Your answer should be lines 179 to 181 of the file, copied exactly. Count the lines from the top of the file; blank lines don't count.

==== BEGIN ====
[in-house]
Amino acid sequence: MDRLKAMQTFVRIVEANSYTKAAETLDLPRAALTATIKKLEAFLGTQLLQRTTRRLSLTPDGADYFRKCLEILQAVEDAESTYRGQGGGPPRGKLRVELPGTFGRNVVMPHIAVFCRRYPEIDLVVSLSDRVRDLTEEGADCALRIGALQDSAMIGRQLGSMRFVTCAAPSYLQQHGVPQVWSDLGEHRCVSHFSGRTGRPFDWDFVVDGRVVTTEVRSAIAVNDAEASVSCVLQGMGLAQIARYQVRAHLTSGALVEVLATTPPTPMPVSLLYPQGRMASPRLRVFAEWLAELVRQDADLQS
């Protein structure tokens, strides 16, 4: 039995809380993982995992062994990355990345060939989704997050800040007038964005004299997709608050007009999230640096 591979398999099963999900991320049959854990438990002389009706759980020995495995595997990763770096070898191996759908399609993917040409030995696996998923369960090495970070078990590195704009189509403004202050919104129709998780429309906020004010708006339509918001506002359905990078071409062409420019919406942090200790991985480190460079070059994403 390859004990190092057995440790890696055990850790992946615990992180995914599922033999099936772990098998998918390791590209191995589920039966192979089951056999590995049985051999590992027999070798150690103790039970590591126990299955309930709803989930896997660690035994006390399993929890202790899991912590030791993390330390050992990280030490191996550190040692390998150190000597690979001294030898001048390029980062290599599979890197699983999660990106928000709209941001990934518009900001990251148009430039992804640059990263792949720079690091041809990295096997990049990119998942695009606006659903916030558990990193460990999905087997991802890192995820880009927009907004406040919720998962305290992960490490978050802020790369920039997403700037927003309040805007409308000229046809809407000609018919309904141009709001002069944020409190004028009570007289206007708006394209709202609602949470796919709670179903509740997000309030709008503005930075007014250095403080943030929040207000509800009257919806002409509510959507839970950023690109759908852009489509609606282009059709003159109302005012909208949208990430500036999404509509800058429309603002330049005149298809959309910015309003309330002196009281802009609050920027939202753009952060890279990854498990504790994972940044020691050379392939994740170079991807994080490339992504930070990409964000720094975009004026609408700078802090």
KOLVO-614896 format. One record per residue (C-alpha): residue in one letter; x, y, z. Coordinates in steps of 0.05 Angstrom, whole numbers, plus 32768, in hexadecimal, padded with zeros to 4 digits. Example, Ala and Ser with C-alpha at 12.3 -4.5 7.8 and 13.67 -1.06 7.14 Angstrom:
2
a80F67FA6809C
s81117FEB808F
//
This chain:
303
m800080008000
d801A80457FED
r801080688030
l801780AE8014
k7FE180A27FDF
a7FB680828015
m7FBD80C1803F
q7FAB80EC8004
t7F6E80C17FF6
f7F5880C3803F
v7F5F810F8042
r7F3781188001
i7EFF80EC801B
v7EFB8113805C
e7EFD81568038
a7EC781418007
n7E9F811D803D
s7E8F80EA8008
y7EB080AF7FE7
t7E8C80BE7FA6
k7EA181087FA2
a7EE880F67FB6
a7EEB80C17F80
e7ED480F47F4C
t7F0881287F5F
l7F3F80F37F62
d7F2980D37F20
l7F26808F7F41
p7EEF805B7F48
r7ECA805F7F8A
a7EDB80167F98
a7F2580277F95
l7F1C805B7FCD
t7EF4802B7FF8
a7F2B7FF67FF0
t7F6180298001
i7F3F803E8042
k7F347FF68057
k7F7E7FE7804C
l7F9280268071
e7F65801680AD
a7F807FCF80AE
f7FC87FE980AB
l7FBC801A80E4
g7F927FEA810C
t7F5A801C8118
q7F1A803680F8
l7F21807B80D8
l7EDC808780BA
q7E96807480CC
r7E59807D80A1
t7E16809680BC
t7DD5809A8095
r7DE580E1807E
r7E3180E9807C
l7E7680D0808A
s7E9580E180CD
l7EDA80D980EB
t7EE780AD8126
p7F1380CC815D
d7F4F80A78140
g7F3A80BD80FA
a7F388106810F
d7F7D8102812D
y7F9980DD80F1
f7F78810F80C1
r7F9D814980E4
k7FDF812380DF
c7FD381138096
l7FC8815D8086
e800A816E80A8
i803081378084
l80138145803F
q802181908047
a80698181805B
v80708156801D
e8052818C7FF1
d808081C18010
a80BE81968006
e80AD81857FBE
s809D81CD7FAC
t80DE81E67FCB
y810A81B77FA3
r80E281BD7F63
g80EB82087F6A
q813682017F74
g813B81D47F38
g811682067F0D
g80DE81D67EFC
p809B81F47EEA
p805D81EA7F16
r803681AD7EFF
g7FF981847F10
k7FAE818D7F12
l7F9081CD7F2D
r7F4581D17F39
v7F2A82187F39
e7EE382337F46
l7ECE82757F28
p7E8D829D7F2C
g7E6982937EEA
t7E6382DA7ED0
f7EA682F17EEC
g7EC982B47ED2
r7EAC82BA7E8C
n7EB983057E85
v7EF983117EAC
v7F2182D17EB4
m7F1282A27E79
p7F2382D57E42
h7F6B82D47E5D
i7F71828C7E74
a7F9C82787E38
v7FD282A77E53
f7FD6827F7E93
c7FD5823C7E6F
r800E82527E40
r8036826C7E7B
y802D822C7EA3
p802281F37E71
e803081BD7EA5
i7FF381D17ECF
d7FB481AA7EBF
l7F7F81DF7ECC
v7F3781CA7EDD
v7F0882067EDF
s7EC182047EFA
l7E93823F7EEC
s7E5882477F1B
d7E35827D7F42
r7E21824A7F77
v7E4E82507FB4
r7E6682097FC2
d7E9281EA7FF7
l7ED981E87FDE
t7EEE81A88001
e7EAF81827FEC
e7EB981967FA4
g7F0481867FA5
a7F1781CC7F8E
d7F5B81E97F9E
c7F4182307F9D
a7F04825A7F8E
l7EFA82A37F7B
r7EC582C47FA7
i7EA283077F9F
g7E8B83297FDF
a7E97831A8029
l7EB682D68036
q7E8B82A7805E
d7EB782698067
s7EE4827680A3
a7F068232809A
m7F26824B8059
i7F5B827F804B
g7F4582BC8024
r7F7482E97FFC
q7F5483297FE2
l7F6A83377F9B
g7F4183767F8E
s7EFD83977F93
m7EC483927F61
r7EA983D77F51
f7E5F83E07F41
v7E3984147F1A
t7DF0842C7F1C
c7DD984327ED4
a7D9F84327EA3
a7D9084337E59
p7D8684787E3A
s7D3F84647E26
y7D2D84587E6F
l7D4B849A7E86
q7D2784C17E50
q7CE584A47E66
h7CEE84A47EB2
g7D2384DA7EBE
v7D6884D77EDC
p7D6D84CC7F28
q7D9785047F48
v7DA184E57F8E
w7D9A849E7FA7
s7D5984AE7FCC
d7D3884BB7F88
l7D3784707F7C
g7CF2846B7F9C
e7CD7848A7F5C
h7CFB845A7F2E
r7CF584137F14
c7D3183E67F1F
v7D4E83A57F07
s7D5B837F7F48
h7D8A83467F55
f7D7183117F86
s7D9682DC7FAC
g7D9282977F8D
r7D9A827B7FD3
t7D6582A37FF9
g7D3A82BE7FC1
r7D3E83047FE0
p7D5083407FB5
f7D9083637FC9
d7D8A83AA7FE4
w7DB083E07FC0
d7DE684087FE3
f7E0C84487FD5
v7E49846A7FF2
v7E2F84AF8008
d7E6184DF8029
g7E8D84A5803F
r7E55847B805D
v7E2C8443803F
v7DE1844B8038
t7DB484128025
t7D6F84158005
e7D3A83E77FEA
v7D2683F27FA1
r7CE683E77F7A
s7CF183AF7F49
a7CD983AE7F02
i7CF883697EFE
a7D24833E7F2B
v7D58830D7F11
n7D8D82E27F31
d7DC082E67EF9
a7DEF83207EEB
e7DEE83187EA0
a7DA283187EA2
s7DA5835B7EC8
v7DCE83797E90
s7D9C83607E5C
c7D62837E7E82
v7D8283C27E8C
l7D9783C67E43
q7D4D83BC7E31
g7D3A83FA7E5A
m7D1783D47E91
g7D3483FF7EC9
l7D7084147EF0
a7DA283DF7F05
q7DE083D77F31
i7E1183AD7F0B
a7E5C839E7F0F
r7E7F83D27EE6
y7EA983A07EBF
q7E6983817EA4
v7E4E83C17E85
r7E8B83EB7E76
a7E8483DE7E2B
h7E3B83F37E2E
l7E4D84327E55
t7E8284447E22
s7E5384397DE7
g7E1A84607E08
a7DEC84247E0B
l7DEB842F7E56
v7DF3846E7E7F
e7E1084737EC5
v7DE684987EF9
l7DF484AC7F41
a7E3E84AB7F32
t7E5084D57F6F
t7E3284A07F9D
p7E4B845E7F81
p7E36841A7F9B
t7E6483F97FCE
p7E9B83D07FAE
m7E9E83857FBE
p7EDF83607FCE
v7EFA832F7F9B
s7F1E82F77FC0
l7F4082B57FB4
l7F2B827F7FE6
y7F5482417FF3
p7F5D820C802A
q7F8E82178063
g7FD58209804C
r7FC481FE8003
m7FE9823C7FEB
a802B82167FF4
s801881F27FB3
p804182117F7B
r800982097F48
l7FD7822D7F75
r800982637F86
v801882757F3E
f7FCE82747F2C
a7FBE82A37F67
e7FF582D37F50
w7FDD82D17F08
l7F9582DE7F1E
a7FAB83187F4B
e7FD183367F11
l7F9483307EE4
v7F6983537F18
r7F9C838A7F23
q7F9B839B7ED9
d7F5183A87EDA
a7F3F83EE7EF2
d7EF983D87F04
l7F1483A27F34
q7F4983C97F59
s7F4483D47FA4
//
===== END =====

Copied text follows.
a7D9084337E59
p7D8684787E3A
s7D3F84647E26